The Sewall-Belmont House & Museum has reopened after an 11-month overhaul of its rooms and displays.
The landmark headquarters of the National Woman’s Party, right in the shadow of the Capitol and the Supreme Court buildings, closed to bring the house up to date with accessibility laws, new technology, and new interior colors. Before it was rather dark but now it is dominated by a cheerful shade called Stuart Gold.
The new wall panels and cases enable the curators to outline a more complete story. “We now have 250 items out. It was 100 artifacts before and most of that was furniture which didn’t tell the story,” said Elisabeth Crum, the facility’s public programs and outreach manager. Removing much of the heavy furniture has given the rooms a welcome airy atmosphere.
The closure gave the staff time to search for new artifacts. They bought a set of china emblazoned with “Votes for Women,” commissioned by philanthropist and activist Alva Belmont. They are selling reproductions in the gift shop. They also found a set of “Votes for Women” playing cards and a sterling silver spoon created in honor of the 1912 North America Woman Suffrage Association convention.
A donor has lent them a portrait of writer and feminist Charlotte Perkins Gilman breast-feeding her child by Charles Walter Stetson. They went through their own collections and found some scraps of material that Natalie N. Gray signed in the Occoquan Warehouse in 1917 after her arrest for protesting at the White House.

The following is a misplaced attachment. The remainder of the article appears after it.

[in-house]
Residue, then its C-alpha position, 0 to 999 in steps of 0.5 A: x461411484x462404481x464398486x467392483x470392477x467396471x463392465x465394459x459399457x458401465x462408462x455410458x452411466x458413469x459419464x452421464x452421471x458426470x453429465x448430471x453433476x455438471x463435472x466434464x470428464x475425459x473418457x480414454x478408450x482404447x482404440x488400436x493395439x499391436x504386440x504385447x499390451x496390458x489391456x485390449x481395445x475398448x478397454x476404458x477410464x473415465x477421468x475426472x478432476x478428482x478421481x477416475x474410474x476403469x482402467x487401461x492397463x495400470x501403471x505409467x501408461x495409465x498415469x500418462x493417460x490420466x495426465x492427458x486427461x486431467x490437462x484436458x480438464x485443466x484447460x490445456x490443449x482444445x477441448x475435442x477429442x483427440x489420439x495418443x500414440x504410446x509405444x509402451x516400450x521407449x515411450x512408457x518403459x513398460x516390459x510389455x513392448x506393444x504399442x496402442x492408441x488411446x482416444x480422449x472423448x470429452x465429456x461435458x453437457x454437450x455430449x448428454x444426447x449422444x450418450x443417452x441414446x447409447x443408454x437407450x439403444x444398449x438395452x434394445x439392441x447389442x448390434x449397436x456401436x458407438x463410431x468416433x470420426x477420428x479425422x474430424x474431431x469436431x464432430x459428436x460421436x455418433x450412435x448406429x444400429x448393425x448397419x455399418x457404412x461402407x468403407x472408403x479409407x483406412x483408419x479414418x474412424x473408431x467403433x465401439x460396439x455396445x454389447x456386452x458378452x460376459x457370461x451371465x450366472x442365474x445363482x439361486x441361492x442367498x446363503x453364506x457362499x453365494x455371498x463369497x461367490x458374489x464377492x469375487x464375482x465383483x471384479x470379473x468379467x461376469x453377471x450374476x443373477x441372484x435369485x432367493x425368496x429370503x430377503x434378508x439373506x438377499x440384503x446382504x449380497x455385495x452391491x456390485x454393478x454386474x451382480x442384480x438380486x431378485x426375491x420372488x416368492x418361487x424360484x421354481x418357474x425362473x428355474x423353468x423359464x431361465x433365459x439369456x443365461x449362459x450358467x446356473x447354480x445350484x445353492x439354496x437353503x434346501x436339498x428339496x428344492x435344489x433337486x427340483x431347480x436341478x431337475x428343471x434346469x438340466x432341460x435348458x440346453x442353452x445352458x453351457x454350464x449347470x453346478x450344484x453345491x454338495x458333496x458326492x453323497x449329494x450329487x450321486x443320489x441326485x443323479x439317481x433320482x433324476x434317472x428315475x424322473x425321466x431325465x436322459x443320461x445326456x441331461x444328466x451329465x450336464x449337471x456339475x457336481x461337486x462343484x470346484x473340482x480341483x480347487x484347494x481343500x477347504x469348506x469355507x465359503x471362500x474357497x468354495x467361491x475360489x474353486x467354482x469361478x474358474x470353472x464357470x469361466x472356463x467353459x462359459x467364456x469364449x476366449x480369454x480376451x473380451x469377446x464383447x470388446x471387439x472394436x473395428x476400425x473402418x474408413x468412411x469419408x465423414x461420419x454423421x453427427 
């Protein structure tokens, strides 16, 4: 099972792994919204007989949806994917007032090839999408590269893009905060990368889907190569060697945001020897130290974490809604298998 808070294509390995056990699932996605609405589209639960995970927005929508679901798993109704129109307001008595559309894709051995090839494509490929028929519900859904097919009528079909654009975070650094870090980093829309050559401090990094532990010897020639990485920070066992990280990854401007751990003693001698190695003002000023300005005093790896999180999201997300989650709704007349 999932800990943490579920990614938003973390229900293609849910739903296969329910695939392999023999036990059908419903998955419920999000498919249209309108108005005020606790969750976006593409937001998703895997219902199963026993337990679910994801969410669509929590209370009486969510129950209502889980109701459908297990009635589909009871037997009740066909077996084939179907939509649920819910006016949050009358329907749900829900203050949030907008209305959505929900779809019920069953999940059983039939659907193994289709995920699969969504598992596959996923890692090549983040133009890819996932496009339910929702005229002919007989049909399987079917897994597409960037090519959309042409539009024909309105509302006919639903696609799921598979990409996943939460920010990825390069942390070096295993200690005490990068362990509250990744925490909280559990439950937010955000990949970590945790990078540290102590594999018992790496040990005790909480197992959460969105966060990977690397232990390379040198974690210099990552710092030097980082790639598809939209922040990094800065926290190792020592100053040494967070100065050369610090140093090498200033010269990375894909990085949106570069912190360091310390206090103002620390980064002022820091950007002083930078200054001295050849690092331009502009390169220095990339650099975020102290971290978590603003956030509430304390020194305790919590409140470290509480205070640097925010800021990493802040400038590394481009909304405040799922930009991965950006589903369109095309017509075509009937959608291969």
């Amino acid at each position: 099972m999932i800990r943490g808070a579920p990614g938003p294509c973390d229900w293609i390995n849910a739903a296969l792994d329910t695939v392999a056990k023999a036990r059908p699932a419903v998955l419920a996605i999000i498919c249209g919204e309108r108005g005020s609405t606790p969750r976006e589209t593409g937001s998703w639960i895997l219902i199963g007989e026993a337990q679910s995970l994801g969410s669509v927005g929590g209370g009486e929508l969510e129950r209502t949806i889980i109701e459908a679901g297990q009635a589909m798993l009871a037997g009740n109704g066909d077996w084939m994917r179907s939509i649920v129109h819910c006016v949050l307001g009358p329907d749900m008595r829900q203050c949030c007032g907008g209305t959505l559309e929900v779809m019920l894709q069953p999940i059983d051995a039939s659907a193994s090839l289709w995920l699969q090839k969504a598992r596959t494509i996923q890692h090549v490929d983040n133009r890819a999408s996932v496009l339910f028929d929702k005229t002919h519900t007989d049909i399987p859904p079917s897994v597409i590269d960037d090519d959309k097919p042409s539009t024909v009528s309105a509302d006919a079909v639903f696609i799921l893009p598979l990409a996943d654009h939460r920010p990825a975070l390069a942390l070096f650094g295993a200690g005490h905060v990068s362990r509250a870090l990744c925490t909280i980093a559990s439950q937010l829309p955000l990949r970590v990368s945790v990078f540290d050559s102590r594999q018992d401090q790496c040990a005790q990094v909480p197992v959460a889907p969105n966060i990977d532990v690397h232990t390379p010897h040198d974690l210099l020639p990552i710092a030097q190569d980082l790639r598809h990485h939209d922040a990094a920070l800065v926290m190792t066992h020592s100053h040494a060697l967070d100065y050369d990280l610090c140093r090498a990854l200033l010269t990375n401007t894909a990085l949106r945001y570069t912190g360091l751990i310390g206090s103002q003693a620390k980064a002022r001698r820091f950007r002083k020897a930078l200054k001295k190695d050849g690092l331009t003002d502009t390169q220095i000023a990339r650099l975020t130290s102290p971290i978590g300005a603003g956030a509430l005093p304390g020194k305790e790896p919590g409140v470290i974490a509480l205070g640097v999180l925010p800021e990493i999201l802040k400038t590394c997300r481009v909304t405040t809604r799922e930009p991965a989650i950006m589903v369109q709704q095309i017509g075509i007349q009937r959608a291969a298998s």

The wall by the main staircase now displays a lineup of banner poles. “There were originally used to hold the signs during picketing. We have preserved around 50 of the poles. And people can touch them,” said Jennifer Krafchik, the assistant director and director of collections. The historic banners are hung around the house.
Each exhibition room now has substantial wall text that goes behind the individual stories of Susan P. Anthony and Alice Paul. “We want to bring our visitors into the community of women who lived in the house,” said Krafchik. Paul, who founded the party in 1922, lived in the house from 1929-1972. There was room in the mansion for at least 15 renters a night, regardless of political affiliation or lobbying purpose. “This was a place where women could stay when it was not acceptable to say in a hotel alone,” Krafchik said.
Also there’s more room for groups. Two new rooms for meetings and orientations are in the basement, where brick foundations from the 1800s are visible.
Congress paid for the $2 million renovation, and the National Park Service gives the house an annual stipend.
The house and museum at 144 Constitution Ave. N.E. is open from noon-5 p.m. from Wednesday through Sunday.